I'm Not Crazy
It was just over a year after Dominic’s accident, and a friend forwarded an article about odd behaviors of those who were “stuck” in grief. Along with the forward was a little tag, “Reminds me of you.”
It hurt my feelings.
And it was inappropriate.
Because not only had I not participated in any of the listed behaviors (most of which anyone would deem odd and some that were actually harmful) but as far as I could tell, I was doing pretty good, considering.
Considering I went to bed one night with four children alive and well and woke in the wee hours of the next day to the news that one was dead.
No warning. No good-byes.
In the months since that day I had gotten up each morning and taken care of necessary tasks. I was not abusing alcohol, drugs or food. I was still exercising when I could.
And I was engaged with my family — working with them to put the pieces of our shattered lives and hearts back together again.
Yes, I cried.
No, I didn’t like to be around crowds.
I stayed at home much more than before. I struggled with anxiety when anything out of the ordinary happened. I found small talk hard to follow and forgot things (still do). And I was not participating in many “extra” activities.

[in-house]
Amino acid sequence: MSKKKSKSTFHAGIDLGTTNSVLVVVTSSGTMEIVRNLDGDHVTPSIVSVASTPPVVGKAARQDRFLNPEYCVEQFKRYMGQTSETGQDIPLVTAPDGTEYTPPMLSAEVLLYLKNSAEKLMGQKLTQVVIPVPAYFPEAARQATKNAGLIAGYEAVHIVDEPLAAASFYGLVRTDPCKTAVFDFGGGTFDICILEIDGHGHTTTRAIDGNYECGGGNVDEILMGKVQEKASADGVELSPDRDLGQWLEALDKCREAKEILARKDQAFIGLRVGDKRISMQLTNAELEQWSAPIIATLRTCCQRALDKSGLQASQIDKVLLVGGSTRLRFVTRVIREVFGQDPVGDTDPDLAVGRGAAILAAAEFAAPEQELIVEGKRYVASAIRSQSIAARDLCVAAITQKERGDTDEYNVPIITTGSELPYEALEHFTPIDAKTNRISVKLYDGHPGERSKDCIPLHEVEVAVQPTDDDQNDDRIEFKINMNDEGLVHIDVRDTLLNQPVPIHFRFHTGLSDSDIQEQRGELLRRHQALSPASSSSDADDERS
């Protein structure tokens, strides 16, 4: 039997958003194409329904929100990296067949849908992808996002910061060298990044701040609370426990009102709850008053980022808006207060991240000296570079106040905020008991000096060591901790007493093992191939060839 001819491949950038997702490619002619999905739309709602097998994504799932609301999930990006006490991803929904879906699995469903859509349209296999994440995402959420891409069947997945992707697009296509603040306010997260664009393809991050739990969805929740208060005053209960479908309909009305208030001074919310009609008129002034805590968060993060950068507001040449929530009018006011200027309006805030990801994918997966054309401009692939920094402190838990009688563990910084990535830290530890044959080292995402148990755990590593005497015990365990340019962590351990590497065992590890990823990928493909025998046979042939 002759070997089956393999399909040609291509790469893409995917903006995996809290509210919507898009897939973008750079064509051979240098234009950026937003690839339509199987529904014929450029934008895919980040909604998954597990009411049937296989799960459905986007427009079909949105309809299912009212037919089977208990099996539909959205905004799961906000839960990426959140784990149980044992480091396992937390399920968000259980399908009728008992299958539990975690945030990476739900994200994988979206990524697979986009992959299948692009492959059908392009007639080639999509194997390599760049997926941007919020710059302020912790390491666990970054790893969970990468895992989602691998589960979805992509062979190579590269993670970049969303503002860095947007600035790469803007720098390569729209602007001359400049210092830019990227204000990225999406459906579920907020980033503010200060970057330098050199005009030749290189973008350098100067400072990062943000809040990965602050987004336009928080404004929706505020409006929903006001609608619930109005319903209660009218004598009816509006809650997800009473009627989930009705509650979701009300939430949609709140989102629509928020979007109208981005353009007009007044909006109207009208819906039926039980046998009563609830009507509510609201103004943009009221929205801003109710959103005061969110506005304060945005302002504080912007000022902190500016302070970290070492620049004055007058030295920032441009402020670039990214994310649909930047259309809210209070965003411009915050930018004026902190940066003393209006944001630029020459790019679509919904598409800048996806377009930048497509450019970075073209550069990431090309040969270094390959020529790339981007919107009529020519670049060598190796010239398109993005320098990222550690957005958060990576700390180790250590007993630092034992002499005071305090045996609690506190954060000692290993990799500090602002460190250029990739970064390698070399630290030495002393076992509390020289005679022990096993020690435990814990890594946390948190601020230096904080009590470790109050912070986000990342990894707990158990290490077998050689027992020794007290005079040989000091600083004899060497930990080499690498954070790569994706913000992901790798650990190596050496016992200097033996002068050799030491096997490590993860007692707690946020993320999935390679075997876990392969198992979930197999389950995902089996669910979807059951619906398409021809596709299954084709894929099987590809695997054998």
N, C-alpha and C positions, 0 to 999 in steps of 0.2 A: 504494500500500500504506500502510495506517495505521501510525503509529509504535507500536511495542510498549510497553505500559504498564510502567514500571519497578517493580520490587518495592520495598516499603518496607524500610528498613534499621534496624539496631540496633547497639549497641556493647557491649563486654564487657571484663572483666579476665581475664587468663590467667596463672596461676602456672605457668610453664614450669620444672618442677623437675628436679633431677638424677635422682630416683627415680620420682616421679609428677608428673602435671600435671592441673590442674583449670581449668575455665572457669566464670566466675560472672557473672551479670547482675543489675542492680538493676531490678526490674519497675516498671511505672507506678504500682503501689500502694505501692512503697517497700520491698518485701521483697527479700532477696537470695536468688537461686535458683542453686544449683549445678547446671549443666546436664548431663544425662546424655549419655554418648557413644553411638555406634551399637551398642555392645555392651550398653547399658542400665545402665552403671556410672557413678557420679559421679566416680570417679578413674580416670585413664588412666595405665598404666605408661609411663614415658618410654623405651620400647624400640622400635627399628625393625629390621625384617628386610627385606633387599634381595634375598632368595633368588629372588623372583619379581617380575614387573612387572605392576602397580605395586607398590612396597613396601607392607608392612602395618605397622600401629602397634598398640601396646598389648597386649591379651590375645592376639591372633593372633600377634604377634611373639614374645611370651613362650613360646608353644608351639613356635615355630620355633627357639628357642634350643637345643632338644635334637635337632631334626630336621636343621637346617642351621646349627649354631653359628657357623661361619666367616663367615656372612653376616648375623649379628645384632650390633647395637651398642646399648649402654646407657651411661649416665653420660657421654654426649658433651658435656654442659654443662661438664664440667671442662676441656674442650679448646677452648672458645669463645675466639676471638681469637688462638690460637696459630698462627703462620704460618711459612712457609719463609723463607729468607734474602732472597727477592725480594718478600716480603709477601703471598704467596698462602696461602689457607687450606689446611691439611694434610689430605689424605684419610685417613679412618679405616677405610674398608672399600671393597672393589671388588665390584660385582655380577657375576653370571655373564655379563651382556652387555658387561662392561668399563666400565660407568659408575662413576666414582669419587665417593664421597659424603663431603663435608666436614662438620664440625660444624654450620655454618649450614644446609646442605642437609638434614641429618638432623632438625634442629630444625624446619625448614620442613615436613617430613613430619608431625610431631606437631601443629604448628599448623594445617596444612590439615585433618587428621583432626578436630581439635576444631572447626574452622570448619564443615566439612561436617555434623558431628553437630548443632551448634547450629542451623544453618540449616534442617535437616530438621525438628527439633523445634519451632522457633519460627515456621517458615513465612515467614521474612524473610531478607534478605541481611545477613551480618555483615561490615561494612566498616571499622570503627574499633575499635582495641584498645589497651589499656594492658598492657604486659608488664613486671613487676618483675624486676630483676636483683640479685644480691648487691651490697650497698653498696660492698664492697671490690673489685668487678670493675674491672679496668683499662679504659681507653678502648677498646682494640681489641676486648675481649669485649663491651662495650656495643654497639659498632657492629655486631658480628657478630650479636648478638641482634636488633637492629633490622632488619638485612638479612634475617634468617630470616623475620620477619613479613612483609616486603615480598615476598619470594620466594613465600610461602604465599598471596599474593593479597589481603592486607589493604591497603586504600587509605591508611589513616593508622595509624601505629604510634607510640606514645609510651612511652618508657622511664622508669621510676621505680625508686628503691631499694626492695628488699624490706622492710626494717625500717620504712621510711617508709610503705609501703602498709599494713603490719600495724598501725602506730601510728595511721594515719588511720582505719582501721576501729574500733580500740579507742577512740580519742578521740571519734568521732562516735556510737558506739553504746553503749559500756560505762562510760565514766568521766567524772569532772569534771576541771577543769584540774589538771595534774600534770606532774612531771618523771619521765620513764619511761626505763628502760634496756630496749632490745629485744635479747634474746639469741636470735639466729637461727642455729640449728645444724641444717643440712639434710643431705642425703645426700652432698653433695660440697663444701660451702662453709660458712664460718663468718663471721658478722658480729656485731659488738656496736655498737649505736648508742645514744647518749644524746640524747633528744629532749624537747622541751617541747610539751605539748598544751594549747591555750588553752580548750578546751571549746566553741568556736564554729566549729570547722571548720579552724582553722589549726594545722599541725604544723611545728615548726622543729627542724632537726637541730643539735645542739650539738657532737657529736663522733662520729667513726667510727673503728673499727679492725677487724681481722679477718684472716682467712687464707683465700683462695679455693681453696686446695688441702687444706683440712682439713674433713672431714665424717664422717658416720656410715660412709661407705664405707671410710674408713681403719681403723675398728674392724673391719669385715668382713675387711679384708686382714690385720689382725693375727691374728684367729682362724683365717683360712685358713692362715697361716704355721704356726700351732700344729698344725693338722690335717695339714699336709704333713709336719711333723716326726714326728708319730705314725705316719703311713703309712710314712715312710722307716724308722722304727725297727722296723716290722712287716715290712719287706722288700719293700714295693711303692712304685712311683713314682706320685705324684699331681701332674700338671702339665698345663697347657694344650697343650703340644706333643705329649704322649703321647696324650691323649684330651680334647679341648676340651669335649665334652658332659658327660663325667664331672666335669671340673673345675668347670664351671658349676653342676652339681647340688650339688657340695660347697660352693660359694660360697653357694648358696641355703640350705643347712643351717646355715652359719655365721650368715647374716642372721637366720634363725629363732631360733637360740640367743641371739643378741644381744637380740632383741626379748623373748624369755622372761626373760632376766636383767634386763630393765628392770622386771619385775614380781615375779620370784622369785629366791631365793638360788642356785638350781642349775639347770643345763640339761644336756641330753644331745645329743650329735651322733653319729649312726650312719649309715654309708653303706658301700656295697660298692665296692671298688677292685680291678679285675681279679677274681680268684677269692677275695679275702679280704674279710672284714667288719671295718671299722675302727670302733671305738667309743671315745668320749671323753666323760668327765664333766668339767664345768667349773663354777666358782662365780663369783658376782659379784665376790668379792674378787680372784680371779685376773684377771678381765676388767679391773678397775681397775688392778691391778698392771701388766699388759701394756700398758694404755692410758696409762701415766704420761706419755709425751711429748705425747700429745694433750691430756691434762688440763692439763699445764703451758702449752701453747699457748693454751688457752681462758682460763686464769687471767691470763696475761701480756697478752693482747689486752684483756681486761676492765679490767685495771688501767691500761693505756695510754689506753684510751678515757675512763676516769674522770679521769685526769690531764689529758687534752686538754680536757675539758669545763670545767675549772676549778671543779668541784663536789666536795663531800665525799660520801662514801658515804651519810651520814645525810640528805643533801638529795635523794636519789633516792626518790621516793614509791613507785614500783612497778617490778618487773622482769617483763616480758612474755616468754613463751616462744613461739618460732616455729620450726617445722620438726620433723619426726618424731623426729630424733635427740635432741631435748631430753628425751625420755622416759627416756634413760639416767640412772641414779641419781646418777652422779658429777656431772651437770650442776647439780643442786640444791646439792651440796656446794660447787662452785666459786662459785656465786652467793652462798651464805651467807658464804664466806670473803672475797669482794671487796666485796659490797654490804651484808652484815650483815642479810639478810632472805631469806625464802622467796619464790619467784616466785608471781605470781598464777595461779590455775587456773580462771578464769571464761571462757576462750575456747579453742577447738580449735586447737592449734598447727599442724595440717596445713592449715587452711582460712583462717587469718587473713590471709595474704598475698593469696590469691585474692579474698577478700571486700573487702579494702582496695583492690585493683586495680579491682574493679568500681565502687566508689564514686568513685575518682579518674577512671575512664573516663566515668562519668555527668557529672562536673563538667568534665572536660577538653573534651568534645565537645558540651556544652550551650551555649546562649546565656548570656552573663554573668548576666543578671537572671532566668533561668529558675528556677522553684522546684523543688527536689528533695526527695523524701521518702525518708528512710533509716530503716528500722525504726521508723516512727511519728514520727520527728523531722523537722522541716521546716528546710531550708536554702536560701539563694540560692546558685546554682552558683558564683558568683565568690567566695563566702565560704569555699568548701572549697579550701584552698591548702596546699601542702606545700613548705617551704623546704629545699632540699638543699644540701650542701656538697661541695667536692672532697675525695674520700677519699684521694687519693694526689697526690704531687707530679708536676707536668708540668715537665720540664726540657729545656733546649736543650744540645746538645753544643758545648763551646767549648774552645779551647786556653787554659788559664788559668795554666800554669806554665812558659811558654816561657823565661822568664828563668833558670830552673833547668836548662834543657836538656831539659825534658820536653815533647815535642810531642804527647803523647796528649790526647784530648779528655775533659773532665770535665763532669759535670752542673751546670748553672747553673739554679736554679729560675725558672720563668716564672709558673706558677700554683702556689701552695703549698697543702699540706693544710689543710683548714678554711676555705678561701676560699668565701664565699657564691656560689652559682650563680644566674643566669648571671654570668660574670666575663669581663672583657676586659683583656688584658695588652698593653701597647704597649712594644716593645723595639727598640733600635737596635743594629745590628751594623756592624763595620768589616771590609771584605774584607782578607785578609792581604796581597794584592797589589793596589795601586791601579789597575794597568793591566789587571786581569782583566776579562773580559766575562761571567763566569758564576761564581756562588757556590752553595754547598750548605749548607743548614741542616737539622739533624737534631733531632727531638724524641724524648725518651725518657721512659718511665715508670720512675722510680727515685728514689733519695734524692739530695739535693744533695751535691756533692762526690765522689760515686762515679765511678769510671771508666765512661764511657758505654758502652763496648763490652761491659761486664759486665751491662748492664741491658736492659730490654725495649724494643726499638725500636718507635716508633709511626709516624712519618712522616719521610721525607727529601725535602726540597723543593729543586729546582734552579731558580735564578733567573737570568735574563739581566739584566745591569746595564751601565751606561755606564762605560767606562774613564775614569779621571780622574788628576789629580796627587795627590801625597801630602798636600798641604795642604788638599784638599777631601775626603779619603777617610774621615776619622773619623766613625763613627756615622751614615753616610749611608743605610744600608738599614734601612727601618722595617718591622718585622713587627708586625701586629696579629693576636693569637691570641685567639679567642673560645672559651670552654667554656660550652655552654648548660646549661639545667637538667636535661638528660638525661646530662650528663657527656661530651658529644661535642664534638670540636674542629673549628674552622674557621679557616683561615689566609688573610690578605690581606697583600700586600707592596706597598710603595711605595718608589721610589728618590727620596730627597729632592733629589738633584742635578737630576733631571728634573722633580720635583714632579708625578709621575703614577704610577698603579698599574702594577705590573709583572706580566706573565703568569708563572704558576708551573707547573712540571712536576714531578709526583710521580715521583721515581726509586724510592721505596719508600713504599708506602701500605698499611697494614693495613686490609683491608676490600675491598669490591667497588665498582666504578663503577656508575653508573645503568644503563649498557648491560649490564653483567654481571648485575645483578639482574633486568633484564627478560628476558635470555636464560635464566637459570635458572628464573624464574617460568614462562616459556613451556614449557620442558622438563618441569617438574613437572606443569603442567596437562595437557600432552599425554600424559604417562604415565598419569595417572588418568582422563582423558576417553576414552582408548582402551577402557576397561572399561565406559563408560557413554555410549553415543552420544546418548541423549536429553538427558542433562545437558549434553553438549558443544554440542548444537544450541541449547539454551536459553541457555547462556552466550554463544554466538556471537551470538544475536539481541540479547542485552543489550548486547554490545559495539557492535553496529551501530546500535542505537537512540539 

I slept with Dominic’s pillows every night — it was a way to touch what was left of him.
But I was functioning.
My friend’s reaction to the fact that I was “still” grieving after a year is not all that unusual.
I speak to bereaved parents who are often made to feel by others as if they should “be over” the death of their child.
They are told to “move on.”
Or, in faith circles, to “be happy he is in heaven.”
Most mental health professionals agree that child loss is probably the most difficult loss anyone has to bear.
A simple Google search will turn up dozens of articles that support this understanding of a parent’s heartache and lifelong struggle to embrace the pain of losing a child.
Yet most people are unaware of this fact.
So I’m here to tell you — grieving mama, grieving dad —you are NOT crazy!
You are not overreacting to one of the most awful things that can happen to someone. Out of order death is devastating!
When asked about his son years after he had died, Gregory Peck replied, “I don’t think of him every day; I think of him every hour of every day.”
As I’ve written in a previous post, “Am I Normal?”
“No one thinks it strange that the ADDITION of a child is a life-long adjustment.
So, why, why, why is it strange that the SUBTRACTION of a child would also require accommodation for the rest of a mother’s life?”
I understand that if you haven’t walked this path, you can’t REALLY know what it’s like — even if you try.
I don’t want you to know this pain by experience.
It’s awful and unrelenting.
What I do want you to know is I am NOT crazy for missing my son. I am NOT crazy for wishing I could turn back the clock.
I am NOT crazy because this devastating, paradigm shifting, unbelievably painful event still impacts my everyday life.
Please don’t treat me like I am.
The best help a friend can offer is a listening ear — no judgement — and a hug that says, “I love you. And I’m sorry.”
Follow Melanie DeSimone on Twitter: www.twitter.com/DeSimoneMelanie